Now accepting applications for the 2020 Emerging Engineer Program and a limited number of University Student positions are available! If you’re interested in applying for or learning more about the Emerging Engineer program, please email us at careerdevelopment@ipc.org. Deadline for applications is November 15, 2019.

Seven Highlights from IPC’s SummerCom from a Government Relations Perspective

By Chris Mitchell, Ken Schramko, and Kelly Scanlon, IPC government relations team

Last week, IPC hosted SummerCom, our semi-annual standards development committee meetings, in Raleigh, North Carolina. The event brought together thousands of technical experts from around the world to shape the product, manufacturing, and supply-chain standards that guide our industry.

The three of us – U.S.-based members of IPC’s Government Relations (GR) team – participated in some of the meetings and had seven top take-aways.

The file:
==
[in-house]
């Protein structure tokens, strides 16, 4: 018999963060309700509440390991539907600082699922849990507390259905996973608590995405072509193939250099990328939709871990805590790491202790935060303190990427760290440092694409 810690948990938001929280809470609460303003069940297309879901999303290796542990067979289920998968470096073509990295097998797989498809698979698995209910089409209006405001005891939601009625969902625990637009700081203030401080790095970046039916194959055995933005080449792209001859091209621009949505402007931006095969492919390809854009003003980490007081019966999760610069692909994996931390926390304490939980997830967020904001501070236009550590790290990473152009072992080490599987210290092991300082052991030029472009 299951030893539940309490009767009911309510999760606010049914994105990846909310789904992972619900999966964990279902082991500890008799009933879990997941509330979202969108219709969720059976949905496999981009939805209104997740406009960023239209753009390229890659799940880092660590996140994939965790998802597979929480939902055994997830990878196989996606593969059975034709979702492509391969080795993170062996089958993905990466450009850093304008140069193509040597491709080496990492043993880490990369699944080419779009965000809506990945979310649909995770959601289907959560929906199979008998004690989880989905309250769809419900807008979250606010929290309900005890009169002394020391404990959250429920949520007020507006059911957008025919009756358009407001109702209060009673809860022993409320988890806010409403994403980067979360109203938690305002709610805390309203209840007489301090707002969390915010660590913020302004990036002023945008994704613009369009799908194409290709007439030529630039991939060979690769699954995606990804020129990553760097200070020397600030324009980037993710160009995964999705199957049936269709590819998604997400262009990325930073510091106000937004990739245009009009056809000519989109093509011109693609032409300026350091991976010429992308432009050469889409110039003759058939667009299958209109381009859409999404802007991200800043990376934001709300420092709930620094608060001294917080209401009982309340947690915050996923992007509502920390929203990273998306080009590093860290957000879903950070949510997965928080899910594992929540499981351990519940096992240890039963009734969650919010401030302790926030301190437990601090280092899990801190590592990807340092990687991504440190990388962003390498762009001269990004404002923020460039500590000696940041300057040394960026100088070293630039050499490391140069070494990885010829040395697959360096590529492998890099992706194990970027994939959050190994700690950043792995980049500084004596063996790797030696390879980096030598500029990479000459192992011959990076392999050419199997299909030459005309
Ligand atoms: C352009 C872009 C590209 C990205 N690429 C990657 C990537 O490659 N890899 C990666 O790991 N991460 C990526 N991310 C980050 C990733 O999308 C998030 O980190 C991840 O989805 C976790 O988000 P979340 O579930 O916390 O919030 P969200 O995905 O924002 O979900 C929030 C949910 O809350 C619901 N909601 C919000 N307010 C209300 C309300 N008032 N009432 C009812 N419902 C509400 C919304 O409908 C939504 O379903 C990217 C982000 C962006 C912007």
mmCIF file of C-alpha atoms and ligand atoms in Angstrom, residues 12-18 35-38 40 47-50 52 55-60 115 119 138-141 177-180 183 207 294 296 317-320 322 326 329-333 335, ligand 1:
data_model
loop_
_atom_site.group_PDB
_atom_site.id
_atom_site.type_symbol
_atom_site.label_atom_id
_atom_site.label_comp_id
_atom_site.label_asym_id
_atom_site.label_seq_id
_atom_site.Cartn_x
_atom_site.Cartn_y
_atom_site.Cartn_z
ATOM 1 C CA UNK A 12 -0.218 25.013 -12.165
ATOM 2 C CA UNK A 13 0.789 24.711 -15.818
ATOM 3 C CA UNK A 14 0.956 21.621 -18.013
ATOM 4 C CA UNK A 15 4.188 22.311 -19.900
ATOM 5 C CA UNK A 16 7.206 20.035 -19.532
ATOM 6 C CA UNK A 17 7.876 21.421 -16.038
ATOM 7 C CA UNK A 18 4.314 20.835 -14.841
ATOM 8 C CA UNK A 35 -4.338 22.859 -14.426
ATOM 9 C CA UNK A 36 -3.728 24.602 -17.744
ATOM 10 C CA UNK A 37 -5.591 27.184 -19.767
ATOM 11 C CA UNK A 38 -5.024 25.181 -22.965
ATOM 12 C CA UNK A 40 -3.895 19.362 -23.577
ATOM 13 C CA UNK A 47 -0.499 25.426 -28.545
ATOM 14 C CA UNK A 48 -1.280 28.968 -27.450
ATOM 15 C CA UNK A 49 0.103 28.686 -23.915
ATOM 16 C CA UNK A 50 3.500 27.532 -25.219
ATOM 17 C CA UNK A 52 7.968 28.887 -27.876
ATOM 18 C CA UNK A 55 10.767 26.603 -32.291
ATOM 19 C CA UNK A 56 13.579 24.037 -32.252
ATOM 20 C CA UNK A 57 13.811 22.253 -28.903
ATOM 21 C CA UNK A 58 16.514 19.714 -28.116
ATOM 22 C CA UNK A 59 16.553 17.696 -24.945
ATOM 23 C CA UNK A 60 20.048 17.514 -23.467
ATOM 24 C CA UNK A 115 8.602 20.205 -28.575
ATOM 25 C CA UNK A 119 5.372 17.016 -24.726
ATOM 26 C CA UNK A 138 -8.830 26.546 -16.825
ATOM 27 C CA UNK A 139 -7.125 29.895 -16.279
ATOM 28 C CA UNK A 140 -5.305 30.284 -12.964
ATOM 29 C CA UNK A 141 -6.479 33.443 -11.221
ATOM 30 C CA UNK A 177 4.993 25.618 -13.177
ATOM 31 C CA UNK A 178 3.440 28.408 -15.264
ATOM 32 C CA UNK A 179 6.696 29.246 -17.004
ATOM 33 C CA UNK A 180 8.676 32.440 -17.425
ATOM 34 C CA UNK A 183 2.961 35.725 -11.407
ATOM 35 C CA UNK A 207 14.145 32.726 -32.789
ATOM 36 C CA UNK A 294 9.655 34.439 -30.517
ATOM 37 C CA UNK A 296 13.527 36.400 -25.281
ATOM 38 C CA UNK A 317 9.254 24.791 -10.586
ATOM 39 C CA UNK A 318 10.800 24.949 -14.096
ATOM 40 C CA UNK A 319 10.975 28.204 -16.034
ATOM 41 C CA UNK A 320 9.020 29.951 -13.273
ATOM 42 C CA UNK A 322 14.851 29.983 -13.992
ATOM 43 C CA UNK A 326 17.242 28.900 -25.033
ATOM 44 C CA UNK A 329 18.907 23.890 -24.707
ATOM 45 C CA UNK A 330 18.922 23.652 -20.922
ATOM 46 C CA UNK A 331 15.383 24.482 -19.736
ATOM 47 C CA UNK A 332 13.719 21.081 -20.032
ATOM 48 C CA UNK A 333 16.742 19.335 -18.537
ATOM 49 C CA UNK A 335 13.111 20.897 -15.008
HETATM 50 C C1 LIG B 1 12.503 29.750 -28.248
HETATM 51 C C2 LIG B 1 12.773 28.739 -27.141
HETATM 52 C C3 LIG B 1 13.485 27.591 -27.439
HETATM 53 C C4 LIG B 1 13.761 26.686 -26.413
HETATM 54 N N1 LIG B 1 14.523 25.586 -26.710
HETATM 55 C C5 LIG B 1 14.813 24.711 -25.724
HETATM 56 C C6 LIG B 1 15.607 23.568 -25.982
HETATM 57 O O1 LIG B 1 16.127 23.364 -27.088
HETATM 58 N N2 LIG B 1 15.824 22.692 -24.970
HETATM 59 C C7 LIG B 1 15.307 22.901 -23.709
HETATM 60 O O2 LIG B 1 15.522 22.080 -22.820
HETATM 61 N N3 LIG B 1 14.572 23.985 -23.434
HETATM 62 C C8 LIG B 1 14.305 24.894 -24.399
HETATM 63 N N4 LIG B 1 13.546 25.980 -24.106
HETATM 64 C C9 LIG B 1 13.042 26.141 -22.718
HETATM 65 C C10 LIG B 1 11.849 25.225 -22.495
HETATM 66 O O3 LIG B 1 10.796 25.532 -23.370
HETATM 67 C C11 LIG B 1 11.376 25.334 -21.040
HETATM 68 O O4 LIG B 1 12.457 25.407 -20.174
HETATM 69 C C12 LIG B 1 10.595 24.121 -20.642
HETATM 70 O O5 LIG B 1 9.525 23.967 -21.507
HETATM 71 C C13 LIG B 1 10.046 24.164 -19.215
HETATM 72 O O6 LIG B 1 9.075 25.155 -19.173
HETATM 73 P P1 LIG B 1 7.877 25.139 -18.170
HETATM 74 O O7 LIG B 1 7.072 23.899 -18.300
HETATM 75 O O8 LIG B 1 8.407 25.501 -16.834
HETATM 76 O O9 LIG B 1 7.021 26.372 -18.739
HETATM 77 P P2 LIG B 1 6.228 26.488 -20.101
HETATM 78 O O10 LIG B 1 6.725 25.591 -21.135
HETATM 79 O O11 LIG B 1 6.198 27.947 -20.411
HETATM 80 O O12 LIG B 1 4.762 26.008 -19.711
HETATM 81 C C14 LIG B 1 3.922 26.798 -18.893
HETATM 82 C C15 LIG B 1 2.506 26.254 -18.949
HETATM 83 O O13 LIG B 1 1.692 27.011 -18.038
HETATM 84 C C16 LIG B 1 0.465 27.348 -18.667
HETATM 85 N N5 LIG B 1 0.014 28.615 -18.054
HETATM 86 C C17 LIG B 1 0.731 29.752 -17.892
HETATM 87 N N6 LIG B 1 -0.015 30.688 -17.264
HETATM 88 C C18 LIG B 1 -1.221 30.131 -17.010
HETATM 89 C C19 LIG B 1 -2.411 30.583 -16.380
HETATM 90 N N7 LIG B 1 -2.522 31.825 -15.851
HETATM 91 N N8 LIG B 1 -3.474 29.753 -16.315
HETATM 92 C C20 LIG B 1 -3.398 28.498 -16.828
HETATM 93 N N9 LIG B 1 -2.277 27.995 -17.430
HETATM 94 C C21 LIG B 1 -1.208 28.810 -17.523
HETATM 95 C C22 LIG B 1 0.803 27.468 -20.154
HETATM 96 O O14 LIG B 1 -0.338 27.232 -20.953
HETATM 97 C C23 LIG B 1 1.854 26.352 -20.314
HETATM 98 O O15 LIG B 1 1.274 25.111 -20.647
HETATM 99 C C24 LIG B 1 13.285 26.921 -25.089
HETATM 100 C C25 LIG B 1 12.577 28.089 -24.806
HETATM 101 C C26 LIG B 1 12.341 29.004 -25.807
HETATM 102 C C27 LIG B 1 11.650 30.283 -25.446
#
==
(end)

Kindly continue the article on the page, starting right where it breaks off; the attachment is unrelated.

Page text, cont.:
1. Industry volunteers are the heart of IPC. IPC standards are developed through the collaboration of thousands of industry volunteers. Their expertise, insights, and support are essential to the success of IPC’s standards, and it is always great to see IPC leaders come together, especially when we have the opportunity to honor those who have made significant contributions to the industry.

2. IPC standards are key to helping member stay on top of environmental and supply-chain regulations. IPC standards committees are on the front lines of understanding and complying with the dizzying array of ever-changing environmental regulations that affect global and domestic supply chains. The Supplier Declaration Subcommittee and the IPC-175x task groups are working to ensure that our members are able to comply with these regulations in the most efficient manner by building flexible frameworks and data exchange models.

3. Industry is tackling microvia reliability concerns. Industry representatives discussed concerns related to microvia reliability and agreed to share the work of understanding the scope of the issue and advancing solutions and standards. Interested in getting involved in this important work? IPC Contact: Chris Jorgensen